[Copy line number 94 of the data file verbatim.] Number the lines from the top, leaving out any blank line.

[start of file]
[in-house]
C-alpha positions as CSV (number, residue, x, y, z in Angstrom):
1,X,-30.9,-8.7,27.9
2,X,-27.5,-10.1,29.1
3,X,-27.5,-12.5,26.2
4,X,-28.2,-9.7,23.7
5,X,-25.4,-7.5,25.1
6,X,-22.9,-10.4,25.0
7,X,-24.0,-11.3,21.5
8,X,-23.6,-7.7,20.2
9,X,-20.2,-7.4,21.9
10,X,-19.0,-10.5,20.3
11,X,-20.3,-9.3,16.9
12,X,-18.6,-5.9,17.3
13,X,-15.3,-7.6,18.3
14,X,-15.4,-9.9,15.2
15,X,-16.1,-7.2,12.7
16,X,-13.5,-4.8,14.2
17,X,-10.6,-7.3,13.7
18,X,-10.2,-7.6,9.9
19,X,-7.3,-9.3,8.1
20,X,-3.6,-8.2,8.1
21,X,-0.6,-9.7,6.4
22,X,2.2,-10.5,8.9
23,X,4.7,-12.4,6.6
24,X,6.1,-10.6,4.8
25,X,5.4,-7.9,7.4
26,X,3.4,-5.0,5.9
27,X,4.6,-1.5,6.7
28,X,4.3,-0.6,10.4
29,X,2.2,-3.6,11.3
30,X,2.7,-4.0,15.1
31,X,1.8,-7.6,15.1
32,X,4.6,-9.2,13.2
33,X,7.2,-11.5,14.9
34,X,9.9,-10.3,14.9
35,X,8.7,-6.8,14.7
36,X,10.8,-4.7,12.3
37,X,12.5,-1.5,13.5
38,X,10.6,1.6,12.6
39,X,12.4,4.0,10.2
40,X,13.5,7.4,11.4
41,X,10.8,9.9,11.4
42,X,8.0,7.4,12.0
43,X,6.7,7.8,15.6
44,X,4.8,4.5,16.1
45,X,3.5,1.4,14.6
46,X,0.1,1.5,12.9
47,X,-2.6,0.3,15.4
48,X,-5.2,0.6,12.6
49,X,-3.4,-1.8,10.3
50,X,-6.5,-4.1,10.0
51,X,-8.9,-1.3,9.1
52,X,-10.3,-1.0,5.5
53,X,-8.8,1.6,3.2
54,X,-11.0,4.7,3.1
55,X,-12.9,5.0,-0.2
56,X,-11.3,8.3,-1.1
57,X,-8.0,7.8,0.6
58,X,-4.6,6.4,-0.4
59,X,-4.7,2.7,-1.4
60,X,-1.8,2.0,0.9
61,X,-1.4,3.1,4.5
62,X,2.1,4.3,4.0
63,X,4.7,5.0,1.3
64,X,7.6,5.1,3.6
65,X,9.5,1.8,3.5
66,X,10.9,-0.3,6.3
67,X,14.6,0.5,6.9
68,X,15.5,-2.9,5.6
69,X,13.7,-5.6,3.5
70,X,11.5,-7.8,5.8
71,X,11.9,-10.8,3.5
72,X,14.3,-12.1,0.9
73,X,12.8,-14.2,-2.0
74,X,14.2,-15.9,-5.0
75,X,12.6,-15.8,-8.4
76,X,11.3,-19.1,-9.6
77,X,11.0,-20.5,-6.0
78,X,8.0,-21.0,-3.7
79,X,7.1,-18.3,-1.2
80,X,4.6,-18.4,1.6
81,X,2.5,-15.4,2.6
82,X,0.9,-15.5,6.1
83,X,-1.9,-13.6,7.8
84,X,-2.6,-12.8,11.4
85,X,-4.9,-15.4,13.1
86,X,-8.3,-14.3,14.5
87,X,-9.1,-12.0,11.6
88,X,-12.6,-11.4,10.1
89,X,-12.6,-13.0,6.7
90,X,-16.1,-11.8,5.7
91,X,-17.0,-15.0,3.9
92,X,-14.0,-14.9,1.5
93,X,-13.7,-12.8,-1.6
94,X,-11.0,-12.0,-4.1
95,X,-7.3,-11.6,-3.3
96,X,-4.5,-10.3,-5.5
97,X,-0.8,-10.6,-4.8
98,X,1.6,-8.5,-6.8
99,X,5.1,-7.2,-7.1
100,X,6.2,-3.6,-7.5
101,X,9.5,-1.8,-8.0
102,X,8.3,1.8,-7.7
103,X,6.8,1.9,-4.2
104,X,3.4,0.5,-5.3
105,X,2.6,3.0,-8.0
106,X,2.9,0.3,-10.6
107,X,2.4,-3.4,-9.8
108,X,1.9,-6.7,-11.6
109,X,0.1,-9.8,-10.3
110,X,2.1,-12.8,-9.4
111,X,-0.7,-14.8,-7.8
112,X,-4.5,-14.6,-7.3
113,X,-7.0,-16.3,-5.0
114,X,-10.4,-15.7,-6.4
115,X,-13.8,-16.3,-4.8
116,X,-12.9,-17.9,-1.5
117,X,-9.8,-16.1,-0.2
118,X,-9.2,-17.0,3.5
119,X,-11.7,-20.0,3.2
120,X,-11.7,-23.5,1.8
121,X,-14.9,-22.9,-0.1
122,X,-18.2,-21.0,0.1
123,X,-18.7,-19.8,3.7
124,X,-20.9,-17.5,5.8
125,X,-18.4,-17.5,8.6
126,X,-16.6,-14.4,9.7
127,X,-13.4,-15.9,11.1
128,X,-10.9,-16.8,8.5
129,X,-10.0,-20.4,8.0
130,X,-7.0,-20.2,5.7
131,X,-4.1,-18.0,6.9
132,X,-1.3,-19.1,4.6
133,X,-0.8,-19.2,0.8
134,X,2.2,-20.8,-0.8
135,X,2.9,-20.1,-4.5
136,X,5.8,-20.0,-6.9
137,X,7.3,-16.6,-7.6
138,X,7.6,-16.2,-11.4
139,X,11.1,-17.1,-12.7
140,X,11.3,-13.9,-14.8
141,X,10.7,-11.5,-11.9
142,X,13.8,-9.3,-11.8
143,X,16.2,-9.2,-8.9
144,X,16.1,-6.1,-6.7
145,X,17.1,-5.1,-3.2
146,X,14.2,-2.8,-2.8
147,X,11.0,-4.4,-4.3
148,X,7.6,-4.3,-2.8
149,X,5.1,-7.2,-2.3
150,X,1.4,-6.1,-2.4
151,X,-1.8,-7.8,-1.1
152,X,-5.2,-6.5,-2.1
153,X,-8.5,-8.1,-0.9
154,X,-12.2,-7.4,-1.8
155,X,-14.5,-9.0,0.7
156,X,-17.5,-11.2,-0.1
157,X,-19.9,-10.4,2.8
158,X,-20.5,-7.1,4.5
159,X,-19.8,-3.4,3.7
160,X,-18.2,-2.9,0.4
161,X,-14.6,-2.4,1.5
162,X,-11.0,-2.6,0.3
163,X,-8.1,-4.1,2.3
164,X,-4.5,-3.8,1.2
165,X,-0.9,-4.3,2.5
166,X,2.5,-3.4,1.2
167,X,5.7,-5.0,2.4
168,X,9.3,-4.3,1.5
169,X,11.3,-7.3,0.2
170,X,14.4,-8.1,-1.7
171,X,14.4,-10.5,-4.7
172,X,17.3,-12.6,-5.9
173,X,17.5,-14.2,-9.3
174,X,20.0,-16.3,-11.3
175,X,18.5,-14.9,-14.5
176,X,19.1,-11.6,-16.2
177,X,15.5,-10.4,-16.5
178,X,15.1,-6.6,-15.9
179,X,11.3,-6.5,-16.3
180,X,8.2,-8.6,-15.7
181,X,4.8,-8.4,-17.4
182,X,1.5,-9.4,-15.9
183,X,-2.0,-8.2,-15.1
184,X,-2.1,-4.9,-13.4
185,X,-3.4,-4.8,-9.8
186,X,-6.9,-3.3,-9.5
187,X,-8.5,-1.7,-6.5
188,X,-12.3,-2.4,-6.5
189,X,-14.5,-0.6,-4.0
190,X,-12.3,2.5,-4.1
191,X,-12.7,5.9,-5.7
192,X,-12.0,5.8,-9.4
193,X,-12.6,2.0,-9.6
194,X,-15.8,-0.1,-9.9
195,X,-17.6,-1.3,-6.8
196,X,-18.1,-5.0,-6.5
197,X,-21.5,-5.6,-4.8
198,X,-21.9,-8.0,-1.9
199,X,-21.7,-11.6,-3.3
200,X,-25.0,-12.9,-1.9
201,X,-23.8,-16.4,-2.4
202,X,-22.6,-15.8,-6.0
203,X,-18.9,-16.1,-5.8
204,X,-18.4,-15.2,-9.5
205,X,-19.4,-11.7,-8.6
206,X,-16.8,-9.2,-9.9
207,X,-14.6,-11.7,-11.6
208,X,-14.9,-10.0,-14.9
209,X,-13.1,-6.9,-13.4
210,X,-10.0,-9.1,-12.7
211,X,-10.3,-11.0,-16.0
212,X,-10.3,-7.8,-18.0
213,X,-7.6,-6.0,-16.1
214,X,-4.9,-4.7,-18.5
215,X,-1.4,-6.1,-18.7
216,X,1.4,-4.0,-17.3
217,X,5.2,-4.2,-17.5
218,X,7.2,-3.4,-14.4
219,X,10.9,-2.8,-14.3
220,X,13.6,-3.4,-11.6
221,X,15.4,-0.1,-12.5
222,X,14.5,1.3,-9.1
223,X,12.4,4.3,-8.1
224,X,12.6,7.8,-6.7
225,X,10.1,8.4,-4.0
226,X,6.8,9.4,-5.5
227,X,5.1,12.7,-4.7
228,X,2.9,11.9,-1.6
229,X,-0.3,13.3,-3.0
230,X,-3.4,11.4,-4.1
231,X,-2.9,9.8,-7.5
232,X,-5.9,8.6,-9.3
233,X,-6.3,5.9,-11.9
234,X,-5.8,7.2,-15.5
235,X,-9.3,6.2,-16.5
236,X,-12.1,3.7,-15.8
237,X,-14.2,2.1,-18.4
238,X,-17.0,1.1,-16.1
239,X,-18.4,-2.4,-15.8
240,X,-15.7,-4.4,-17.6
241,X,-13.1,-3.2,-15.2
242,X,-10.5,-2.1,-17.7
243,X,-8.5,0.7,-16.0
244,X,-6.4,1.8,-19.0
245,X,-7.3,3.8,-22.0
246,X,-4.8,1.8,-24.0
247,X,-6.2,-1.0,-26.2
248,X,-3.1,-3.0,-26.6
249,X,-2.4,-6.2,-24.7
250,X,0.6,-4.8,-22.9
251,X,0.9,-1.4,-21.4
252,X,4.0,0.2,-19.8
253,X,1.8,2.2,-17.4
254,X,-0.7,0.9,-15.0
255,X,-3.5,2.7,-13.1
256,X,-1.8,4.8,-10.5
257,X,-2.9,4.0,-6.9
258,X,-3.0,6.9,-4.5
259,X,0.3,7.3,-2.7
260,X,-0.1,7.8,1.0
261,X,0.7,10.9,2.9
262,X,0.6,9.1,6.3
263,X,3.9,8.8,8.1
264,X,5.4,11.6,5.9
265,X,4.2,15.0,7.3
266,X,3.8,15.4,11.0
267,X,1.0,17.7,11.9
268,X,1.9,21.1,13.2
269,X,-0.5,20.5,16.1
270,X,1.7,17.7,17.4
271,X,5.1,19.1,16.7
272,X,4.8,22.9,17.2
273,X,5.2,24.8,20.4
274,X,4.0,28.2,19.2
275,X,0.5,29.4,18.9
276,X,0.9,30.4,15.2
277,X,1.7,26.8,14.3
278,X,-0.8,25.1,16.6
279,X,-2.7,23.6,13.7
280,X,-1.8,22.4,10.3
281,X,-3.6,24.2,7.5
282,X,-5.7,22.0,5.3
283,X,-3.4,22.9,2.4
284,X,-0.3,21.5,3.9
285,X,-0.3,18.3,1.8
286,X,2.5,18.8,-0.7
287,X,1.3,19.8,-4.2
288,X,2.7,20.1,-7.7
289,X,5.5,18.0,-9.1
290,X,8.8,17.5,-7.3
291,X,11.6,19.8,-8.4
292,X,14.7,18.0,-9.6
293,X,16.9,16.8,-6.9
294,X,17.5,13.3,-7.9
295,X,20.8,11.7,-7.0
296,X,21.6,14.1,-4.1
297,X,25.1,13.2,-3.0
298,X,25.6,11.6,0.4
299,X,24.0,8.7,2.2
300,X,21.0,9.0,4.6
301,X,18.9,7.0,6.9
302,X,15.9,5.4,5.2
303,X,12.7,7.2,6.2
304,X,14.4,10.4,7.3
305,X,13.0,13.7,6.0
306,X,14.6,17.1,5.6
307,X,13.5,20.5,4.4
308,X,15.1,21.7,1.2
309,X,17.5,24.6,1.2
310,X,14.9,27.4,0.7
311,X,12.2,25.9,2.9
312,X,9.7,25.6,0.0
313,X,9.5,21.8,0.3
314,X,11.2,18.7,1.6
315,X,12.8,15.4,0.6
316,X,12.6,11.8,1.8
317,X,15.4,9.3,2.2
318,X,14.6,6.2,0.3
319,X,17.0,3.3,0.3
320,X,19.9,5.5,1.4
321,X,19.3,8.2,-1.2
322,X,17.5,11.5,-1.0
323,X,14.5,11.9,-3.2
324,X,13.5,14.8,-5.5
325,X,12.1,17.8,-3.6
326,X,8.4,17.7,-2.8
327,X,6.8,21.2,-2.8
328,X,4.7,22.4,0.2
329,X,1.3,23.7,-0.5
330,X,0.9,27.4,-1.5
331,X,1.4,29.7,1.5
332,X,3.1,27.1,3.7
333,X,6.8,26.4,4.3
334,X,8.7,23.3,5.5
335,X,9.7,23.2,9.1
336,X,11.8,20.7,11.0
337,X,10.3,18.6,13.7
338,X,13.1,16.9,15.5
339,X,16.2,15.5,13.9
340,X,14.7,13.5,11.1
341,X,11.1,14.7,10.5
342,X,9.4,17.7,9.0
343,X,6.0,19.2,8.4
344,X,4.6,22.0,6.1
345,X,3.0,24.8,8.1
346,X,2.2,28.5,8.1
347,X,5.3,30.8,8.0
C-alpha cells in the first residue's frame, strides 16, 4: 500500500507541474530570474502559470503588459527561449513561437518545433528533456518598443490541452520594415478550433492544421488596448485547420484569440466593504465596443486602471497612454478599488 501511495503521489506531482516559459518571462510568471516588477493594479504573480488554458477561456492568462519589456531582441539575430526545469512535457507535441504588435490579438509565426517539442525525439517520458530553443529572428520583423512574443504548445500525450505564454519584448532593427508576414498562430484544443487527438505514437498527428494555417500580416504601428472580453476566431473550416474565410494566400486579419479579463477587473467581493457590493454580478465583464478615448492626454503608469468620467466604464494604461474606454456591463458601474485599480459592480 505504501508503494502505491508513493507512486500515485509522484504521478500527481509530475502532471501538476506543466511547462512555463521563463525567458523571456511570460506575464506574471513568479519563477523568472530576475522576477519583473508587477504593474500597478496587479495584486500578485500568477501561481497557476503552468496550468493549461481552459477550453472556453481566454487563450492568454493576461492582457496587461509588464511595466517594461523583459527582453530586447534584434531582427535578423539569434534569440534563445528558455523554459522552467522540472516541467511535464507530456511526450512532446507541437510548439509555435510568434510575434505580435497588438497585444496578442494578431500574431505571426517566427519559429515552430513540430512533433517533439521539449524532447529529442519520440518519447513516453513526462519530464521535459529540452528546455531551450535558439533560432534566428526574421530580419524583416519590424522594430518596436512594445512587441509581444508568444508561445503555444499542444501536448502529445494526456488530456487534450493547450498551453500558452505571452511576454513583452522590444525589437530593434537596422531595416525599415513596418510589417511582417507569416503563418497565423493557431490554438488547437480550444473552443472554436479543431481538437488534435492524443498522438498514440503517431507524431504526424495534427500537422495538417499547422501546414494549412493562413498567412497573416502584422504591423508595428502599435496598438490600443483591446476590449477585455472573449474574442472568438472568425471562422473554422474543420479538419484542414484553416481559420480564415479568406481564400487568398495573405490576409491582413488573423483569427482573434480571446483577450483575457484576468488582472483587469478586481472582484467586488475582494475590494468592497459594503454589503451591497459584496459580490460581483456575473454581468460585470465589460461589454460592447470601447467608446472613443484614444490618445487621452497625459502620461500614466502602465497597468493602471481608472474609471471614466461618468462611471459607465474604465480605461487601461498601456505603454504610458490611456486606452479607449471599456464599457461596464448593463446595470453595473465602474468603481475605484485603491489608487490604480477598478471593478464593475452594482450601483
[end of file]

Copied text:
92,X,-14.0,-14.9,1.5